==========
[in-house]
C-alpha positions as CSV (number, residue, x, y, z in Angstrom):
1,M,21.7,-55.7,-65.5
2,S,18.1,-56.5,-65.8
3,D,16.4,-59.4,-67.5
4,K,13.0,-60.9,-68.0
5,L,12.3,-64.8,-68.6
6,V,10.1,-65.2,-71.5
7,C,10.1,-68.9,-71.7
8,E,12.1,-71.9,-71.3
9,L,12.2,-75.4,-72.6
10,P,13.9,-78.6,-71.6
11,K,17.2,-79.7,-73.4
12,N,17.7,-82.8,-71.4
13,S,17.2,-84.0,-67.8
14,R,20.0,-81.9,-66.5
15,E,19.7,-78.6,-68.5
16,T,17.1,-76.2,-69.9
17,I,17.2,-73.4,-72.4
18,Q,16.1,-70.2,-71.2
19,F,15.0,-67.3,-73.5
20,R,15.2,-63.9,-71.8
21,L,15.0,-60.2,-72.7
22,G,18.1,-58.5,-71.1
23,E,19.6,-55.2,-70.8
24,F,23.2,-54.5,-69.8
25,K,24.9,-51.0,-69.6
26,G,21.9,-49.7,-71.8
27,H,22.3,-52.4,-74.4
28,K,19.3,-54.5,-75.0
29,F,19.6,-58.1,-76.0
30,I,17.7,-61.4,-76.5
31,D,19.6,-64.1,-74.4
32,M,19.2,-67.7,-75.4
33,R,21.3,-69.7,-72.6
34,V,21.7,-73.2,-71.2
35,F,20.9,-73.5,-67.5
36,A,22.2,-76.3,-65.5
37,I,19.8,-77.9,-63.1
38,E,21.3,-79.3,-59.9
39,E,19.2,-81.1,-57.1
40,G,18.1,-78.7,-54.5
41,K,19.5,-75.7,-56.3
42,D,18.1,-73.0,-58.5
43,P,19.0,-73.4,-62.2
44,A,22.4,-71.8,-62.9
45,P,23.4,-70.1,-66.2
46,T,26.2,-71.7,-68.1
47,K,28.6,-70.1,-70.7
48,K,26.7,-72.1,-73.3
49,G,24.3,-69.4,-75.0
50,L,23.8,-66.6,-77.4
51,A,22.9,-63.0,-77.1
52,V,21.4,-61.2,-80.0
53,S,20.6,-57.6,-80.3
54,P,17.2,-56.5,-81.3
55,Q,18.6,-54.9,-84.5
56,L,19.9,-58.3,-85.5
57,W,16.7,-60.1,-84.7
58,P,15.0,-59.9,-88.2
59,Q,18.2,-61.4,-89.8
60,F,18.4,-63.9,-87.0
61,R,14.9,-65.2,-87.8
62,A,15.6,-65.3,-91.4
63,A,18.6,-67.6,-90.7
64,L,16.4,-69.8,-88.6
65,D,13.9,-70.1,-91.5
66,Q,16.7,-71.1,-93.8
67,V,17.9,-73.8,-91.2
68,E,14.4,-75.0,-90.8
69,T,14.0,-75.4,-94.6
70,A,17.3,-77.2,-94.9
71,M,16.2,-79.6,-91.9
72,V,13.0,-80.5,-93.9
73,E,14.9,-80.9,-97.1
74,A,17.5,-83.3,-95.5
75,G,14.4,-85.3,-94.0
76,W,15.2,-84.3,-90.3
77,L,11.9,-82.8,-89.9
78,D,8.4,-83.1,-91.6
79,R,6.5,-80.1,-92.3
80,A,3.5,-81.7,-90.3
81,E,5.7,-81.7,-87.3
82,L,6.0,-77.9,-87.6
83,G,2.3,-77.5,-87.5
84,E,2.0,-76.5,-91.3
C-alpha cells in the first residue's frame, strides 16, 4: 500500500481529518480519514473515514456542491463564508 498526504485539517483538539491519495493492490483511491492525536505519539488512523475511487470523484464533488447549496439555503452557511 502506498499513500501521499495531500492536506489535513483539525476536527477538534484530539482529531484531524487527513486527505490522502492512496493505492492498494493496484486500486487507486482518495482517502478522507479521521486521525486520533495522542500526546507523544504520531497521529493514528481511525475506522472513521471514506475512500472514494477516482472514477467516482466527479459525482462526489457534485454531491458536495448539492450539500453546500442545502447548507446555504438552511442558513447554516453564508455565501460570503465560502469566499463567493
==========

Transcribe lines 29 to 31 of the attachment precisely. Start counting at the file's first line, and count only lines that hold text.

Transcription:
27,H,22.3,-52.4,-74.4
28,K,19.3,-54.5,-75.0
29,F,19.6,-58.1,-76.0